Heat shrink tubing comes in different colours. I recall seeing black, white, green, red, and yellow. I'm sure there were other colours as well. I'm not sure how receptive it is to paint.
One thing I pondered was cutting a hole in the heat shrink to expose the center of the battery top (which was one reason to use a wire loop) but I didn't have anything that would give me a clean circle so that idea was abandoned.
I have all the components flush against the board.  However, they can be pushed higher if you want them closer to the front of the pendant.
Some additional ideas:
- Add the LEDs after the resin step. The LEDs can be soldered onto the board after the resin has cured. This will allow the LEDs to protrude from edge of the pendant.
- Break up the circuit into several different components, embedding each in its own resin mold, connected via wires. This is useful for larger circuits or if you want multiple small pieces.

Edited to add schematics.  These schematics are assuming you're creating a 2 layer board.  These are based on the wiring in step 4 (photo 2).  I've added a couple spots for attaching wires for power (labeled with "+" and "-").  If these are used, the wires will be visible in the resin.  If you don't use these holes, just attach the power wires to the back of the board using the leads of the components as done in the instructable.

NOTE: These schematics are untested.  I have not created boards using these schematics so I can't guarantee they'll work.
plzz give connecting diagram <br>
Would you have the schematic please? it would help a bunch! :)<br><br>thanks! :)
I only did the version in the instructable and didn't proceed further with this project so I don't have a schematic I've actually used for a custom board. I've added some diagrams for a possible schematic based on the second image for Step 4 (the wiring diagram). Given how some of the wires cross, it's assumed that a 2 layer board is used. Alternatively, you could do a single layer and the remainder in wiring. The diagrams are in the last step. Hope this helps. <br> <br>I haven't actually created a board from these diagrams so it's possible that I've made a mistake. Double-check my work (cross-reference with Step 4, second photo). <br> <br>If you create boards with the diagrams, let me know if they worked properly or if I've made a mistake.
If you wanted to make it look a bit fancier (not protoboard,) you can get boards fabbed for ridiculously cheap now. Eagle Layout is free to use for small (up to 8x10 cm) 2-layer layouts and is pretty easy to use. iteadstudio has board fabbing for as little as $10 for 10 boards (plus $5 or so shipping, max 5x5 cm.)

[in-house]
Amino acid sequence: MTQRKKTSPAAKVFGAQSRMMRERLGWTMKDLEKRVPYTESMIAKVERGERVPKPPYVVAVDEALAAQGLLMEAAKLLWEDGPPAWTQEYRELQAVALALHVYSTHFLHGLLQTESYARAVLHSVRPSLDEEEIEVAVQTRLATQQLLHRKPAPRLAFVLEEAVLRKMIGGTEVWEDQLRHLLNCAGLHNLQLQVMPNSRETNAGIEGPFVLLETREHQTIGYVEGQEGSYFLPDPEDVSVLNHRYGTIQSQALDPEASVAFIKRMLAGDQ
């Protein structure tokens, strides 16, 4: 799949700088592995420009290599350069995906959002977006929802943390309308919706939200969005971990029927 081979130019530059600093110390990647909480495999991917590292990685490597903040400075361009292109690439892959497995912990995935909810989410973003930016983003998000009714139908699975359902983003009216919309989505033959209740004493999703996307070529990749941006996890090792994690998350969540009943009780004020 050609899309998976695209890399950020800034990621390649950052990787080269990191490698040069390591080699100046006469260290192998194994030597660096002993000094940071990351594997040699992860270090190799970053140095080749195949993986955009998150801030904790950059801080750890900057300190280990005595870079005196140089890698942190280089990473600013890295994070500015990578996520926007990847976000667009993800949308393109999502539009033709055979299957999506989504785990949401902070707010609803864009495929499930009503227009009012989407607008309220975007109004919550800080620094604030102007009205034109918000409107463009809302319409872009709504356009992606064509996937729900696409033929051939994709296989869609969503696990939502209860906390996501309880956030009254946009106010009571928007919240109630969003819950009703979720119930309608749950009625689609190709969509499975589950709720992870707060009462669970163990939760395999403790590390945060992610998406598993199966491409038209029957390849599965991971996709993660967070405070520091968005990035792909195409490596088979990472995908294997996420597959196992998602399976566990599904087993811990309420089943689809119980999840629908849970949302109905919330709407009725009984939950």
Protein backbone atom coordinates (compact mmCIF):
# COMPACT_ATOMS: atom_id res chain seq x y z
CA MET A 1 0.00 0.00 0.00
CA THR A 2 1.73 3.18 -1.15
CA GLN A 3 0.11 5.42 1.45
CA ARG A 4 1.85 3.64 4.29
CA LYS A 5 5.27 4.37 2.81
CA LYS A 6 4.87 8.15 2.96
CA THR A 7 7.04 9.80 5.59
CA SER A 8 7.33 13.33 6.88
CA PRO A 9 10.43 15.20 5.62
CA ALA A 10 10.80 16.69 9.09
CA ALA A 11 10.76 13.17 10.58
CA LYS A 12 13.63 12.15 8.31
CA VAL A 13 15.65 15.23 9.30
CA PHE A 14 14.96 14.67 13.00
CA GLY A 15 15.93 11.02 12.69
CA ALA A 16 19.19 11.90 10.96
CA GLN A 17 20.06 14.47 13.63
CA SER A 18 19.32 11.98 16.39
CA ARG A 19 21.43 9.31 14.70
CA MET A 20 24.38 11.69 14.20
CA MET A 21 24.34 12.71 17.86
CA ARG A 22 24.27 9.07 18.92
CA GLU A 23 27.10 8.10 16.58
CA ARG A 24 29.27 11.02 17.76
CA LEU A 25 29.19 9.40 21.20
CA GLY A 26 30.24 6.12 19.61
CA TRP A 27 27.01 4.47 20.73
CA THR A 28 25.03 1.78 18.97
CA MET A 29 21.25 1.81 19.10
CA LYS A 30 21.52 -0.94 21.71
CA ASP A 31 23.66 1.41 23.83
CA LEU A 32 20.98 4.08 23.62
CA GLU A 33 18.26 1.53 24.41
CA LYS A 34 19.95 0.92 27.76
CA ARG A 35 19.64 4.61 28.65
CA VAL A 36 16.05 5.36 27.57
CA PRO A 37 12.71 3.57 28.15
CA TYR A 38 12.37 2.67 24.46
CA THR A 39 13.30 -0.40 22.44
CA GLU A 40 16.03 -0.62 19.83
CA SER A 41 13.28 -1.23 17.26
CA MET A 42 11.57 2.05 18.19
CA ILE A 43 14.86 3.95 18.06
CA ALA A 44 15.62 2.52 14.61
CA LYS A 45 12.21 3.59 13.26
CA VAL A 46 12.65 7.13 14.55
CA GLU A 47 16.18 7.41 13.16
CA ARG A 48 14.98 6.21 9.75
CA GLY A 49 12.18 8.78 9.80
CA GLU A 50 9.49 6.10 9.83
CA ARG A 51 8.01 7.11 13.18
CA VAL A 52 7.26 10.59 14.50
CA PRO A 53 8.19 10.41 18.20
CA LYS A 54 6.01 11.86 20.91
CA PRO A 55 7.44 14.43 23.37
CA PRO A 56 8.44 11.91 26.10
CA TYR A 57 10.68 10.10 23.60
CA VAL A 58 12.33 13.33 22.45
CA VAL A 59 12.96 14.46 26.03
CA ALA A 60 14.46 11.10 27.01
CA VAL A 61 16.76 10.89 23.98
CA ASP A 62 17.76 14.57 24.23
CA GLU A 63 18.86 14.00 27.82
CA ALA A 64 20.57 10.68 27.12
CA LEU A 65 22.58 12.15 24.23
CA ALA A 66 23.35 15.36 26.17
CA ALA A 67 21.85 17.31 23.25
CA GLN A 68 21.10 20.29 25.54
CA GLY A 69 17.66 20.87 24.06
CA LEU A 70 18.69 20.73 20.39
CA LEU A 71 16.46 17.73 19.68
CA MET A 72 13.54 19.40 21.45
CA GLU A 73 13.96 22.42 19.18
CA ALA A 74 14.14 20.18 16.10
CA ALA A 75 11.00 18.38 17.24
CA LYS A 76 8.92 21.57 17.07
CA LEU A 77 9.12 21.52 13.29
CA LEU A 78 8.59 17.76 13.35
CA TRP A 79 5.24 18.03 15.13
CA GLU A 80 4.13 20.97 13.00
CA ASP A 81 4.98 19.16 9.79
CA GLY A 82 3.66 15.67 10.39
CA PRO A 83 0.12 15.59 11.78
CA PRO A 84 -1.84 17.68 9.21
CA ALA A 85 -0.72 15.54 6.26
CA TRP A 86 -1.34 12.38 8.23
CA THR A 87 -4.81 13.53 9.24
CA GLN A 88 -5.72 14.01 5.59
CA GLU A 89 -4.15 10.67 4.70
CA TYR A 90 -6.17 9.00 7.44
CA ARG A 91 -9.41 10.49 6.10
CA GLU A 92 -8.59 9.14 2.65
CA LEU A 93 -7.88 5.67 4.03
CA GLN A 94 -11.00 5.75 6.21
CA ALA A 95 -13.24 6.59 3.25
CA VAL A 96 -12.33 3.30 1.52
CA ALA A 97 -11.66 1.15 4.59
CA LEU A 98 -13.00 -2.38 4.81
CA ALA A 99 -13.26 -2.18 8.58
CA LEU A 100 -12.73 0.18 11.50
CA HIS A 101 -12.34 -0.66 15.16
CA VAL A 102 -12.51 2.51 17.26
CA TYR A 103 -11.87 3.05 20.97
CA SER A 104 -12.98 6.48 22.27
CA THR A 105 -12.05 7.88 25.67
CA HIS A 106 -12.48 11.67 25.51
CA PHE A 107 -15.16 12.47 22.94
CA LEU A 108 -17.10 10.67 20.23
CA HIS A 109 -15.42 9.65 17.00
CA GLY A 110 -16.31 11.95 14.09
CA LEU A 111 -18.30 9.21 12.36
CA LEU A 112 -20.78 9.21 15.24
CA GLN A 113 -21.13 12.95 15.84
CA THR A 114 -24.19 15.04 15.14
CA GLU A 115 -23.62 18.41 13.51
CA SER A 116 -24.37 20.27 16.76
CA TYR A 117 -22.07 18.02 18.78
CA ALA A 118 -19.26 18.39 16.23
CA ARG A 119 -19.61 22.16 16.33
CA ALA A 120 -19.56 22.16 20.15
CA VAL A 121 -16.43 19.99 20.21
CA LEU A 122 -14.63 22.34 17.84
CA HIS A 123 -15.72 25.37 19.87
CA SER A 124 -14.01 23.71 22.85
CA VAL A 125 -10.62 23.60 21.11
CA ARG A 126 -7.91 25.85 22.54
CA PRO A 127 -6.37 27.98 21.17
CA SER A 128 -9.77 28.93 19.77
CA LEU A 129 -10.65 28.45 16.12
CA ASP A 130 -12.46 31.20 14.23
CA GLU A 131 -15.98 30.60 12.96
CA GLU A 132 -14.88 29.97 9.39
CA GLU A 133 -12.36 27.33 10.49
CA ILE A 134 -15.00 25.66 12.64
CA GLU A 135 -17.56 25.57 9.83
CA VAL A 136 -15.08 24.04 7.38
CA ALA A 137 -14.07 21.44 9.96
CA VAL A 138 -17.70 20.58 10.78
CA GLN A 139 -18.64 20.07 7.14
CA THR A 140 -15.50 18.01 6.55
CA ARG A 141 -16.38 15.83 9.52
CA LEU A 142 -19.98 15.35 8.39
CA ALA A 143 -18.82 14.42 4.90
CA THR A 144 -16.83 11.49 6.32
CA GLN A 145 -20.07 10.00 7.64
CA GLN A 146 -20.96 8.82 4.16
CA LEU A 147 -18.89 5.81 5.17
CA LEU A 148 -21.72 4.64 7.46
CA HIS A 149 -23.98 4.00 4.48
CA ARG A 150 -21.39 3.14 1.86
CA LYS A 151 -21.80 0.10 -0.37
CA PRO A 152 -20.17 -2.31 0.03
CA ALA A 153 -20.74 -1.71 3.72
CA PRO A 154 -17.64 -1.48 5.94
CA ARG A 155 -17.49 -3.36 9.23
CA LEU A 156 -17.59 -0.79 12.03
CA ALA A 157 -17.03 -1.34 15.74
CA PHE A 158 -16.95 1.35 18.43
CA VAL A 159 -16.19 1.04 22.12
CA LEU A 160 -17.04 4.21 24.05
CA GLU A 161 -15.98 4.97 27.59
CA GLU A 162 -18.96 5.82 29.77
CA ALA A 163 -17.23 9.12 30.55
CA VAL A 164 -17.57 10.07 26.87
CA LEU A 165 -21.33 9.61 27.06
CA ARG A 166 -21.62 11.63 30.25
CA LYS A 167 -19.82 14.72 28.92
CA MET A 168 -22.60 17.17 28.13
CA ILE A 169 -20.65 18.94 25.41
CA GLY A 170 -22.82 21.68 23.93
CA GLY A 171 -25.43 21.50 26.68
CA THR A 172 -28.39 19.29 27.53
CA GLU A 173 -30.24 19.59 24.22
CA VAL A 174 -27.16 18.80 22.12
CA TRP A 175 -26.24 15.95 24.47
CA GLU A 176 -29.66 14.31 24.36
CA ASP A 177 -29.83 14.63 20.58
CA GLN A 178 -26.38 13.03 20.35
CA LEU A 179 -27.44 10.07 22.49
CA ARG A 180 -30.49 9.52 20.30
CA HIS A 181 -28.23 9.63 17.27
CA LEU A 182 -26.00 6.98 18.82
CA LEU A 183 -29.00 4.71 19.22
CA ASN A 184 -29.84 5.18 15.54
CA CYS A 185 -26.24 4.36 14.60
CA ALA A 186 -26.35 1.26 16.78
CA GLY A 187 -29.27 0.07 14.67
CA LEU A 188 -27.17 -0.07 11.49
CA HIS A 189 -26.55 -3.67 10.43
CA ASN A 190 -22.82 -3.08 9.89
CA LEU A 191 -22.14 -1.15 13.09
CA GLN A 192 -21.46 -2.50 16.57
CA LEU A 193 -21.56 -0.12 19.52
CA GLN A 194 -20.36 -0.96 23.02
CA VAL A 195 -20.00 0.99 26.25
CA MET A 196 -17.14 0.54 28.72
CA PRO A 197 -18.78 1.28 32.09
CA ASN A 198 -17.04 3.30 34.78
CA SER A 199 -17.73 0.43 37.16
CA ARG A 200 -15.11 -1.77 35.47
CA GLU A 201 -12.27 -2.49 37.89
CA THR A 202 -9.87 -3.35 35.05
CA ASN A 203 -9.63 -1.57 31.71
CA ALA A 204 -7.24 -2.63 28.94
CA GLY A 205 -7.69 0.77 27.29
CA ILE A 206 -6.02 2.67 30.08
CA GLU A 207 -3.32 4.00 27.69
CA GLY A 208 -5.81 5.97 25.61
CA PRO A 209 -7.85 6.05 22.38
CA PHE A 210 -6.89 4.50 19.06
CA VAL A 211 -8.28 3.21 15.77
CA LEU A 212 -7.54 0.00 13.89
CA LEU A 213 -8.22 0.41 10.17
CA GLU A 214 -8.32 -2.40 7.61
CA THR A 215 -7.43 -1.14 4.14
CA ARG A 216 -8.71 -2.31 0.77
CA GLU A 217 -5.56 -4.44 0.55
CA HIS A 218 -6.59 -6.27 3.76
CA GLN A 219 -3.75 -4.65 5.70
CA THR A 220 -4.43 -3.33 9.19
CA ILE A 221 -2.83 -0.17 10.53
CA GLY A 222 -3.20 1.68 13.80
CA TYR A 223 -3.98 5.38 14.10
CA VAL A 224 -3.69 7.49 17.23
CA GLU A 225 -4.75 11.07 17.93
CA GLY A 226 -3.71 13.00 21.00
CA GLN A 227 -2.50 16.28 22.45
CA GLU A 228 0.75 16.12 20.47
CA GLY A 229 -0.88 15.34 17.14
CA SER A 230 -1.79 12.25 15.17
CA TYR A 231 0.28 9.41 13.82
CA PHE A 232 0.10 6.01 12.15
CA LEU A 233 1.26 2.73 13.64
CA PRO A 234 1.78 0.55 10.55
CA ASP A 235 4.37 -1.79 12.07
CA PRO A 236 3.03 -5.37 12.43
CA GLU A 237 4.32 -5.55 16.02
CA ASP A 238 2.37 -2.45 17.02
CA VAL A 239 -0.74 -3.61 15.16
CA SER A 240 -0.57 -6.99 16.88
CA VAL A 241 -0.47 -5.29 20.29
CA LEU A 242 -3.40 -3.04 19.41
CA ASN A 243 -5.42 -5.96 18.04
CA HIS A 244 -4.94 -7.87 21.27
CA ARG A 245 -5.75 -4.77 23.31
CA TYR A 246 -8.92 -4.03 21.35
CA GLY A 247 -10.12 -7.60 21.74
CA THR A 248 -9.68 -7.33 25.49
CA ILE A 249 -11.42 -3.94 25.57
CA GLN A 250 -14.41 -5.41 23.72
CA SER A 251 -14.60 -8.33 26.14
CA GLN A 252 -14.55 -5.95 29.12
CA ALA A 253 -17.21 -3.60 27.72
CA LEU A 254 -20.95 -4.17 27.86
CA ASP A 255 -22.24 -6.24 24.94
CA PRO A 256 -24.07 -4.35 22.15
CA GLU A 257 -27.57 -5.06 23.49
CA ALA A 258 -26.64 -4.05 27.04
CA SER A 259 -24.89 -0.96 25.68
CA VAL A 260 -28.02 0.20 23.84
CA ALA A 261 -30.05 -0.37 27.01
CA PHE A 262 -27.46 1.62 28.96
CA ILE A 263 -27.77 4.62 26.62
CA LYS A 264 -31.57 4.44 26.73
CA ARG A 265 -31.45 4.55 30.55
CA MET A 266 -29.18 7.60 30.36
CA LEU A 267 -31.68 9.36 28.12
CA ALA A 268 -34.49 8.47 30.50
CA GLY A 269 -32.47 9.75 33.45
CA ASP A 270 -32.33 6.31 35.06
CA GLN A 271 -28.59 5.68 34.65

Great suggestion. I didn't realize custom boards were so cheap. The pendant I created has a board size of roughly 3.3x2.5 cm so a 5x5 cm board would only yield a couple pieces. Of course, depending on the circuit , components, and the resin mold(s) you choose, the number of circuits you can fit on the board will vary. <br> <br>One thing to note about Eagle Layout is it's free for non-profit use or evaluation only. So, if you decide you're going to sell what you make, you're legally obligated to purchase the software rather than use the freeware version. The Light version (functionally identical to the freeware version) is only $49 so it won't be a huge financial burden to purchase it.
That particular place doesn't allow panelizing, so each board would hold 1 circuit. They only come out to around $1.50 each though, so it's still pretty inexpensive.
I really like your design, but I have two comments.<br><br>Why not use naturally blinking LEDs? Then you could avoid all the 555 timer stuff.<br><br>Also, instead of making them blink, why not make them fade? Then you could have pulsing LEDs. If you're going through all the 555 trouble then doing a 555 fader circuit would be only slightly more complicated.<br><br>Awesome design though. I may be attempting something very similar this week.
Thanks for the compliment. For this design, I was primarily focused on the look of the circuit/LED combo. I didn't use the naturally blinking LEDs because I wanted the circuit to be a major part of the design (from a visual standpoint). If I used naturally blinking LEDs, I wouldn't have had much to embed in the resin other than the LEDs and the power source.<br>As for using a fader circuit, there were two reasons I didn't use one:<br>1. The blinker circuit was simpler, which really helped with the wiring.<br>2. I liked the look of having the 555 surrounded by 3 resistors and a capacitor better than the components for the fader circuit.<br><br>If you attempt something similar, you'll have to let me know how it turns out.<br><br>
Ahhhh, very good reasons. <br><br>I love the simplicity of the 555 timer. It has so many uses, especially with LEDs.<br><br>I guess if you wanted to use naturally blinking LEDs you could always just embed other items in there for &quot;looks.&quot; Sure, it would be kind of cheating, but it would also save a whole lot of time and effort. (If you were to sell these on etsy.com for instance and needed to cut down production time.)<br><br>I'm going to try and make a fader LED necklace for a friend of mine. I'll post a guide on it when I do. <br><br>Thanks for the great guide! I voted! Hope you win!